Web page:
Finally, at time 632, pre-charge command 632 is transmitted from IC 400 along command lines 414 to SDRAM 402. The location of pre-charge command is bank address 634, which is transmitted from data pins 408 to address lines 406 and data lines 410. There is a pipeline delay of two clock cycles for the mask signal so the effect of mask signal at time 632 is due to the value of the mask signal at time 624. Mask signal 608 is asserted on mask lines 414 in order that SDRAM 403 ignore address 634 on data lines 410.

In order to complete a data read with 3 blocks of data (data 614, data 618, and data 622), issue activate command 628 and pre-charge command 632, 7 clock cycles are needed in the time division multiplexing scheme of the present invention. Although only 5 clock cycles are needed in conventional systems, when bandwidth may be traded favorably for pins, the invention proves advantageous by freeing 14 pins, in this example, for other purposes.

While the previous figures have provided a specific embodiment of the invention, the following flow diagram is a more general embodiment.

FIGS. 7A and 7B are flow diagrams illustrating a process for implementing an interface in accordance with a preferred embodiment of the invention. The process begins by connecting together one each of data lines 410 with one each of address lines 406, as described in block 700.

In block 702, IC 400 is interfaced to SDRAM 402 through connected address lines 406 and data lines 410. In block 704, IC 400 instructs SDRAM 402 to ignore input on data lines 410 while interfacing with SDRAM 402 over address lines 406 by asserting mask lines 412.

In block 706, IC 400 transmits a write command to SDRAM 402 in order to initiate a write operation. In block 708, IC 400 transmits an address for writing data along address lines 406 and data lines 410, wherein the address for writing data is decremented by one from the target starting address for the data to be written during the write operation.

FIG. 7B is a flow diagram continuing the method illustrated in FIG. 7A. The process continues with block 710, where IC 400 instructs SDRAM 402 to ignore input on data lines 410 while transmitting the address for writing data. In block 712, memory controller 404 delays a control command until the write operation is complete, wherein the control command is activate or a pre-charge command.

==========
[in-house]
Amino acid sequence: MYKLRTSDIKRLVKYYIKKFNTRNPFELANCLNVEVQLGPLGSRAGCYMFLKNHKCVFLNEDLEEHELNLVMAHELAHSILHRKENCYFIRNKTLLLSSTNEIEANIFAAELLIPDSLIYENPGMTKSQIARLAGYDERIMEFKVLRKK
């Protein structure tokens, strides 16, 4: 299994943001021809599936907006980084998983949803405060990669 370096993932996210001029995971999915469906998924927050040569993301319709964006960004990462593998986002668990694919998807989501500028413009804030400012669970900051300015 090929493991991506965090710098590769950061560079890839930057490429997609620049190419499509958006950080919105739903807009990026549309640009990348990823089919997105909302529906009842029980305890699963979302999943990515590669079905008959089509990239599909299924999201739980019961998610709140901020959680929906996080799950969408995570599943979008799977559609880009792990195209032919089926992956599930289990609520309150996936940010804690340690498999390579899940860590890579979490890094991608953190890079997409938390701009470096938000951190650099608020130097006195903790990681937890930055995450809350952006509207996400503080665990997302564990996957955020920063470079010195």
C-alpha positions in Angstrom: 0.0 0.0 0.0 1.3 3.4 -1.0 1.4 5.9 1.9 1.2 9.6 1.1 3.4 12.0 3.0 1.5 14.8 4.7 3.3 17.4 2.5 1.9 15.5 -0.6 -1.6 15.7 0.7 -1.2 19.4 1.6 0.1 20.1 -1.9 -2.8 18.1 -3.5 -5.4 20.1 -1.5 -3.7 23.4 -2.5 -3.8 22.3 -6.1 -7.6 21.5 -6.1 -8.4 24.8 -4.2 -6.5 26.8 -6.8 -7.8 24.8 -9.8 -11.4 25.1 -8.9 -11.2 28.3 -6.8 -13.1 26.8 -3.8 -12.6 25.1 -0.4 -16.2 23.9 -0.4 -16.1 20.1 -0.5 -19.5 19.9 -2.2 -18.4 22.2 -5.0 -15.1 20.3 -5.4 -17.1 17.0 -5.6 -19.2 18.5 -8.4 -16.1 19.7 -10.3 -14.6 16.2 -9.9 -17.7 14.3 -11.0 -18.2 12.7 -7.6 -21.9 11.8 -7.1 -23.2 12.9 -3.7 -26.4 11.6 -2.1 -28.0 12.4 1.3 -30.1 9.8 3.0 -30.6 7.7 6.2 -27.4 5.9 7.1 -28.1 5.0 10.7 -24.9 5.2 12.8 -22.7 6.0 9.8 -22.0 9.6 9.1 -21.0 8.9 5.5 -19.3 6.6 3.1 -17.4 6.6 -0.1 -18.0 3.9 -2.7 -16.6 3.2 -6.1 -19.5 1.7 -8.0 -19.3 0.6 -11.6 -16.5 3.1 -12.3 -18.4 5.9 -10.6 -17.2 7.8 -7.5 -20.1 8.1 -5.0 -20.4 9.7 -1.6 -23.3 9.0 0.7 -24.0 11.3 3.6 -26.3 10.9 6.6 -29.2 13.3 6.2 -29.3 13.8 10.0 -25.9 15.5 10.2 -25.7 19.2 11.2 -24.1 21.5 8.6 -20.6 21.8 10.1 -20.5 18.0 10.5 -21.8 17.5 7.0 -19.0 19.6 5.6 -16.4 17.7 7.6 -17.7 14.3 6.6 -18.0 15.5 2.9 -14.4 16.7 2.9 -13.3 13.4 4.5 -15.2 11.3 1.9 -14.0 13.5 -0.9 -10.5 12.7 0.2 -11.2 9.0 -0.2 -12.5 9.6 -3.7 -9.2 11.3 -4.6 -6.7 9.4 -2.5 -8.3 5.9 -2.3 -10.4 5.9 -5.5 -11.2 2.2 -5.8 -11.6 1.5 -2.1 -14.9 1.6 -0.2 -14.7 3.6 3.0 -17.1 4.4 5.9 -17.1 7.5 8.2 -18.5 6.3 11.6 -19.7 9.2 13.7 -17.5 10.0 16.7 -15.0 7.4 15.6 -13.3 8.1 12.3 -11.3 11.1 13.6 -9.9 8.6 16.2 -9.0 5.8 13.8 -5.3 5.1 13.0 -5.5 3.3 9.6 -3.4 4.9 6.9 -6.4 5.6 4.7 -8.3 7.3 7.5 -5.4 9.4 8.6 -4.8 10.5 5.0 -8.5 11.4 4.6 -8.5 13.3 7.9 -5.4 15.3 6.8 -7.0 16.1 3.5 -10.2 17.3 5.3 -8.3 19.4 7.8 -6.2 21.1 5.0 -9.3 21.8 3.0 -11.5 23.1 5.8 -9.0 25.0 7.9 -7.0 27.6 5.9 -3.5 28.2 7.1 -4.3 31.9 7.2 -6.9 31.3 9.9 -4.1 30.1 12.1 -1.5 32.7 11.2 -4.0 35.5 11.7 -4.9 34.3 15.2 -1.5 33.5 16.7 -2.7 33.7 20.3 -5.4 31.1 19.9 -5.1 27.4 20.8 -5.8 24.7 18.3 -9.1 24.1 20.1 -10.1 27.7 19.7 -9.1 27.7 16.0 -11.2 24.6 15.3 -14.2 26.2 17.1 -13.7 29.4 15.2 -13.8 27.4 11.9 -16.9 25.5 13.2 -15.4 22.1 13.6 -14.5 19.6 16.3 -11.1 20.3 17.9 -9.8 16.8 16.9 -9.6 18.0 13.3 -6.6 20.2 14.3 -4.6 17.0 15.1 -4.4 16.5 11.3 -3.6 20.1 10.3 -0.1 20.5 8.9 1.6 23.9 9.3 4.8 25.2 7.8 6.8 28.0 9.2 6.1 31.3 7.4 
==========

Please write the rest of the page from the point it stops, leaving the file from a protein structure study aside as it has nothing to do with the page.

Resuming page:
In block 714, IC 400 transmits a read command to SDRAM 402 in order to initiate a read operation. In block 716, IC 400 transmits an address for reading data along address lines 406 and data lines 410. In block 718, IC 400 instructs SDRAM 402 to ignore input on data lines 410 while transmitting data for the read operation. In block 720, memory controller 404 delays a control command until the read operation is complete. In the preferred embodiment, the control command is an activate or a pre-charge command.

According to the method and system disclosed herein, the present invention reduces the number of pins required to interface to an SDRAM from an IC while still adhering to the de facto standard by providing a shared address and data bus. In designs where memory bandwidth is less than 100% utilized, the availability of extra pins reduces the cost of production, reduces the amount of power required, and reduces noise. In many systems the presence of high speed I/O signal switching creates noise that is difficult to isolate. Reducing the number of simultaneously switching signals of an SDRAM bus typically reduces the noise generated by I/O switching. The invention may be applied to most systems having an SDRAM interface, for example cable modems, DVD players and recorders, and video decoders.

A method and system for reducing pin count in an integrated circuit when interfacing to a memory has been disclosed. The present invention has been described in accordance with the embodiments shown, and one of ordinary skill in the art will readily recognize that there could be variations to the embodiments, and any variations would be within the spirit and scope of the present invention. Accordingly, many modifications may be made by one of ordinary skill in the art without departing from the spirit and scope of the appended claims.

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Non-Patent Citations
Reference
1Kahng, Andrew B. et al., "Filling Algorithms and Analyses for Layout Density Control," IEEE, vol. 18, No. 4, Apr. 1999, pp. 445-462.
2 *Micron 16Mb: x16 SDRAM Micron Technology, Aug. 1999.
3 *Micron 16MB: x16 SDRAM Micron Techology, Aug. 1999, pp. 1-51.
Referenced by
Citing PatentFiling datePublication dateApplicantTitle
US8341324 *Jan 31, 2012Dec 25, 2012Macronix International Co., Ltd.Serial peripheral interface and method for data transmission
US20100325333 *Oct 14, 2009Dec 23, 2010Texas Instruments IncorporatedMethod Allowing Processor with Fewer Pins to Use SDRAM
US20120131227 *Jan 31, 2012May 24, 2012Macronix International Co., Ltd.Serial peripheral interface and method for data transmission
Classifications
U.S. Classification711/105
International ClassificationG06F12/00
Cooperative ClassificationG11C5/066, G06F13/4243
European ClassificationG06F13/42C3S, G11C5/06M